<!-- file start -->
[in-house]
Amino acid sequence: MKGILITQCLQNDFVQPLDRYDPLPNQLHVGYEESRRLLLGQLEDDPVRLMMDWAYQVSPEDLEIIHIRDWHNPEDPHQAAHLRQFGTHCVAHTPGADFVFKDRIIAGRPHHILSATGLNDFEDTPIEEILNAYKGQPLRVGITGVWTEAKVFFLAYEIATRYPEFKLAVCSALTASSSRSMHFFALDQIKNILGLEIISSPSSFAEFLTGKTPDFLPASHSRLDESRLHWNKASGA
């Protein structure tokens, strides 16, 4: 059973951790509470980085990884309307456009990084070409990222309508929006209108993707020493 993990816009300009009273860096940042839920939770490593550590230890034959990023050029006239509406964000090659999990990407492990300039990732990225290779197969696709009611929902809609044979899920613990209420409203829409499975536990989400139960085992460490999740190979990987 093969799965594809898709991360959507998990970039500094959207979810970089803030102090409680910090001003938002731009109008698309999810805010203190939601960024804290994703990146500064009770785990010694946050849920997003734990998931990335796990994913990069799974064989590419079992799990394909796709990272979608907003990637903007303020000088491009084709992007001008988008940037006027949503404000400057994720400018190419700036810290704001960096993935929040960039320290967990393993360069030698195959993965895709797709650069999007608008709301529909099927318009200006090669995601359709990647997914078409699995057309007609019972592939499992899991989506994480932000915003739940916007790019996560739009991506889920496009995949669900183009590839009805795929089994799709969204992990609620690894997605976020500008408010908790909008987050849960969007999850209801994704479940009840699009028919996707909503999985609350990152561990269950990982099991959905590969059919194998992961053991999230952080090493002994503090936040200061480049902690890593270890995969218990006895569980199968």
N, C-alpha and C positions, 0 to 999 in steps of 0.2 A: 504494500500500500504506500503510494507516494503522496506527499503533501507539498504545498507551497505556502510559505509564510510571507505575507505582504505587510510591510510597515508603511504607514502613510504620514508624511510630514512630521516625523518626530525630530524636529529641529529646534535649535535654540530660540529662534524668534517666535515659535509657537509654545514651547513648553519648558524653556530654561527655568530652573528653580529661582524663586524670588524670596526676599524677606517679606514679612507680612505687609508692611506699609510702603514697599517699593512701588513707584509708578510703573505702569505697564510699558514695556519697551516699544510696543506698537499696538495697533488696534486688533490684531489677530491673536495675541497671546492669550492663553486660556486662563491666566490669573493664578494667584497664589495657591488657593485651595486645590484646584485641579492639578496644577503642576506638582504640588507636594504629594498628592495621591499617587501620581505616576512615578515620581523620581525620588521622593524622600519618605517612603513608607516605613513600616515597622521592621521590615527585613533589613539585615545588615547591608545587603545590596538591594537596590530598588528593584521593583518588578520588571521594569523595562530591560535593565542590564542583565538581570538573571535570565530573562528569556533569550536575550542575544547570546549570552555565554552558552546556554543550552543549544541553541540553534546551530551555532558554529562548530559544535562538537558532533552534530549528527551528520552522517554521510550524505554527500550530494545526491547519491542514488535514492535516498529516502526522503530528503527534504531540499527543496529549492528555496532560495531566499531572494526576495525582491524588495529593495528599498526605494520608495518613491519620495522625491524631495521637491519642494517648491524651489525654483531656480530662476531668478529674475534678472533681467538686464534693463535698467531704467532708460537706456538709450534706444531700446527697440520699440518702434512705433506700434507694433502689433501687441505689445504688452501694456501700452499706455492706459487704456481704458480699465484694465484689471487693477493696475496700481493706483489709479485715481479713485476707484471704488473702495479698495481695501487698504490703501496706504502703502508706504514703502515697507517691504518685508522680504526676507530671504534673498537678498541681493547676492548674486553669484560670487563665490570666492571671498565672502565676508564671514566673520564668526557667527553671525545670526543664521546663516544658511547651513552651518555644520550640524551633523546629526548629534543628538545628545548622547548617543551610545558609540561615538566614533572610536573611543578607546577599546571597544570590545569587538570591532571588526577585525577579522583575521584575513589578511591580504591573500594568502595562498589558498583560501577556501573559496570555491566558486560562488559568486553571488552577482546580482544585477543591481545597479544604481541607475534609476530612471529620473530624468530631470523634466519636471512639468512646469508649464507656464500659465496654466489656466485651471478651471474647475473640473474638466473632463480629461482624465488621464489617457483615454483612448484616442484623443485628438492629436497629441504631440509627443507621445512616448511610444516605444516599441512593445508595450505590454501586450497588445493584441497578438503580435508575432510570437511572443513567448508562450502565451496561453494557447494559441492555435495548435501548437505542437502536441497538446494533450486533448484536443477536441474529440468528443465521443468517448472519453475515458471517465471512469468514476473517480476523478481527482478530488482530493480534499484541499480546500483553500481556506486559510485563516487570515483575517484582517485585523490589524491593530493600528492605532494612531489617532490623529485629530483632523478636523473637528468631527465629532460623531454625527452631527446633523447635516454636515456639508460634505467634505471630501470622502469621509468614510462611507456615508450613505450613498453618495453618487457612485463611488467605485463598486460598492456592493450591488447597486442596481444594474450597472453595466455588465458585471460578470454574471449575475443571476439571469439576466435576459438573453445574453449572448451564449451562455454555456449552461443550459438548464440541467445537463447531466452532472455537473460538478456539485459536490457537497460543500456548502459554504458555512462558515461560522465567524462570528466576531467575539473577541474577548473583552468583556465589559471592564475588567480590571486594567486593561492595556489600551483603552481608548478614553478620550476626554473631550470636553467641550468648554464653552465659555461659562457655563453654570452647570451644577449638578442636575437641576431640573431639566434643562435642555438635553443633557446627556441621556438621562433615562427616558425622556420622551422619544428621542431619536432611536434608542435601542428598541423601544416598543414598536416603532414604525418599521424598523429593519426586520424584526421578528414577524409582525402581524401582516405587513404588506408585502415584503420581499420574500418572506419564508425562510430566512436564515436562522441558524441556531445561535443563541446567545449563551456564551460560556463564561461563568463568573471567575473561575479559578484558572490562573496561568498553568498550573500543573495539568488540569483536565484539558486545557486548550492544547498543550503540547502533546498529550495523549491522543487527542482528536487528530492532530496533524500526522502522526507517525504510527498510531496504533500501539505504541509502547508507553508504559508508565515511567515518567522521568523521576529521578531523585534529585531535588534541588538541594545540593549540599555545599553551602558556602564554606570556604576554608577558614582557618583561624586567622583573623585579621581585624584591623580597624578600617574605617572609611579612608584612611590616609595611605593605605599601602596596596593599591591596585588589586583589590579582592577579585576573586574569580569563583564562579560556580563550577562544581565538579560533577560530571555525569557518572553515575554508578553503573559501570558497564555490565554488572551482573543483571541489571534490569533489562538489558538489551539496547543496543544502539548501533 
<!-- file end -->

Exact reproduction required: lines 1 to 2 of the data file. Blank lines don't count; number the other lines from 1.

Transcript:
[in-house]
Amino acid sequence: MKGILITQCLQNDFVQPLDRYDPLPNQLHVGYEESRRLLLGQLEDDPVRLMMDWAYQVSPEDLEIIHIRDWHNPEDPHQAAHLRQFGTHCVAHTPGADFVFKDRIIAGRPHHILSATGLNDFEDTPIEEILNAYKGQPLRVGITGVWTEAKVFFLAYEIATRYPEFKLAVCSALTASSSRSMHFFALDQIKNILGLEIISSPSSFAEFLTGKTPDFLPASHSRLDESRLHWNKASGA